Author Topic: Funds or DIY  (Read 11522 times)

megamx26

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Funds or DIY
« on: July 30, 2015, 01:42:11 PM »
Hey guys,

I'm trying to figure out if P2P funds are really worth it.  Most charge a 1% annual of assets and 20% of profit and some a 2%/20%.

Do they really provide anything useful or just similar filters to the more popular ones out there already?

Fred93

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Re: Funds or DIY
« Reply #1 on: July 30, 2015, 02:41:48 PM »
The funds charge big fees.  The funds do not disclose their strategy, so you have no idea how much risk they are taking.

When DIY, you can control risk as you like, and you don't pay some guy those big fees. 

The choice is simple for me.

brycemason

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Re: Funds or DIY
« Reply #2 on: August 02, 2015, 11:40:36 AM »
While the fees are an obvious cost, funds can provide benefits. One is that you can wire your money into the fund and you are invested immediately upon the agreed day. No waiting to buy loans. Due to the strong cash flow of this asset, you can also liquidate your position with pretty high likelihood with short notice. With a normal portfolio you'd have to let it run off or go to the secondary market. Some funds use leverage, which could be a benefit depending upon your risk appetite, and might be hard to replicate individually. Some funds also provide diversification across multiple platforms and credit classes (consumer, small business, student loan). There are four examples that could make the fees worthwhile.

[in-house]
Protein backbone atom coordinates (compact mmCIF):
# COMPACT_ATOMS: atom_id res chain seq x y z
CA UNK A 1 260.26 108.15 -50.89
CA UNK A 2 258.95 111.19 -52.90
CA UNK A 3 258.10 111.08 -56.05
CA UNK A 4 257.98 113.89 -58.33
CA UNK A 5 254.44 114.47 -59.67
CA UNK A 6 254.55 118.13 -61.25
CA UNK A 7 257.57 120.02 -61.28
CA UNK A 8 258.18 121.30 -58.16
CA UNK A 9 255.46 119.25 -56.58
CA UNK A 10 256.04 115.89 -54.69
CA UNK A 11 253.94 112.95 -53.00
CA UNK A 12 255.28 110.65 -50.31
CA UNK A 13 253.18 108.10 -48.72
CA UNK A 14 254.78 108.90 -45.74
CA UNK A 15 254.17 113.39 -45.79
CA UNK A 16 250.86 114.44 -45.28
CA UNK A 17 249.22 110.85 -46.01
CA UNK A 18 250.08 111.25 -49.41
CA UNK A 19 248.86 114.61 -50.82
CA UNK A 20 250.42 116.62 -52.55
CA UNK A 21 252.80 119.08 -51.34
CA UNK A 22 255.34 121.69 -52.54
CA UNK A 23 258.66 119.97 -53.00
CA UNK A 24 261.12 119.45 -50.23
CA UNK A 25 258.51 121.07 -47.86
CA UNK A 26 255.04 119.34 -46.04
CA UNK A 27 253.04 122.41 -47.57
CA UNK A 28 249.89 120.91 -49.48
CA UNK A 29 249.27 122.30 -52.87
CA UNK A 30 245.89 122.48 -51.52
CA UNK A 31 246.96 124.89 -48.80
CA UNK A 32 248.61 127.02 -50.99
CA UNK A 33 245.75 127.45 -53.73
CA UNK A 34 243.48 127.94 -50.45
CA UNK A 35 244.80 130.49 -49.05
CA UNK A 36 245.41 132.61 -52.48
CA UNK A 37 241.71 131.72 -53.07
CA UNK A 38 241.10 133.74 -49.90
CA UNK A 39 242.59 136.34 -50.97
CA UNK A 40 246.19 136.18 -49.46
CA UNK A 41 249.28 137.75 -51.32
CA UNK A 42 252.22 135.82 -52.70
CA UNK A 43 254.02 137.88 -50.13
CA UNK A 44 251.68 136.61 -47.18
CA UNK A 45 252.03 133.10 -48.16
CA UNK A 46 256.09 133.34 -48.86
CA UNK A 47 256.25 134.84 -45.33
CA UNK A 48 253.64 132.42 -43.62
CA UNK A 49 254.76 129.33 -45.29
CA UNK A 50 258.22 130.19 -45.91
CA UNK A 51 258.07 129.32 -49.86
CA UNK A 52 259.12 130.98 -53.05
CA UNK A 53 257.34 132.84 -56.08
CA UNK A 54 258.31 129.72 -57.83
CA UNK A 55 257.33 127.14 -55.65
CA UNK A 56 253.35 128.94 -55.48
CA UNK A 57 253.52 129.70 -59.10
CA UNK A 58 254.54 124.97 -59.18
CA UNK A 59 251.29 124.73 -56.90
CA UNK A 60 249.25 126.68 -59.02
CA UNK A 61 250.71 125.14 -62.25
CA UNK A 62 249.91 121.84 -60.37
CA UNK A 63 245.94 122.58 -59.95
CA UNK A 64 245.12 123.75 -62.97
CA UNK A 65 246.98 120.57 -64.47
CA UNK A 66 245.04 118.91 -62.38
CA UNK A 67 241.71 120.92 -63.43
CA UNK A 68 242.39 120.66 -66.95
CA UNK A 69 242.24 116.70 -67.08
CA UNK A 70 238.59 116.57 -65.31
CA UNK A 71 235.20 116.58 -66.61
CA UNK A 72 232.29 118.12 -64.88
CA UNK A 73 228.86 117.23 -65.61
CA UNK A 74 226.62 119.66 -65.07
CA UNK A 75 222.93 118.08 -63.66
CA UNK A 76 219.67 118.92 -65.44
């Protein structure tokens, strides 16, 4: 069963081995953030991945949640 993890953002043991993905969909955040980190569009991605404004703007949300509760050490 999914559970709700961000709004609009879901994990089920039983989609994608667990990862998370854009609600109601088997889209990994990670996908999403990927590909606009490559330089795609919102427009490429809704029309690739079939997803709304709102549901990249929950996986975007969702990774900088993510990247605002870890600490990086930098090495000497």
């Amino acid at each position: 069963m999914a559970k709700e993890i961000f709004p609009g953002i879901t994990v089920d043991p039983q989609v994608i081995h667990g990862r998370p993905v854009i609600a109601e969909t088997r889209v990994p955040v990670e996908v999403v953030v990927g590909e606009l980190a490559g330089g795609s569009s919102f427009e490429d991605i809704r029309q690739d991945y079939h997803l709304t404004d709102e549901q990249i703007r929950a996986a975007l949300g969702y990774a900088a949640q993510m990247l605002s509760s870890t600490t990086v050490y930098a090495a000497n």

rawraw

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Re: Funds or DIY
« Reply #3 on: August 02, 2015, 10:47:24 PM »
Bryce has already been converted!

If you were venturing into forms of lending unfamiliar to you, it may be worthwhile to have someone experienced in that area of lending to do the decision making for you.  May save a lot of money in the long run.  The key is to finding someone who has the actual experience, and not psuedo experience that just sounds good.  That may save you a lot of money, if it is a historically volatile form of lending.  But 2/20 is a high hurdle for any fixed income based platform -- I assume this is why they all seem to use leverage, which may or may not be a good thing.

YellowSeed

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Re: Funds or DIY
« Reply #4 on: August 03, 2015, 12:18:21 AM »
2 and 20.  WOW!  I had no idea this was going on with P2P funds.  Straight up 2 and 20 with no preferred returns/hurdles?  1) I would find one of those PPMs an interesting read and 2) regardless of how well it read I would stay FAR away.  Maybe Accel or Sequoia can have my money on these terms, but in this industry F no.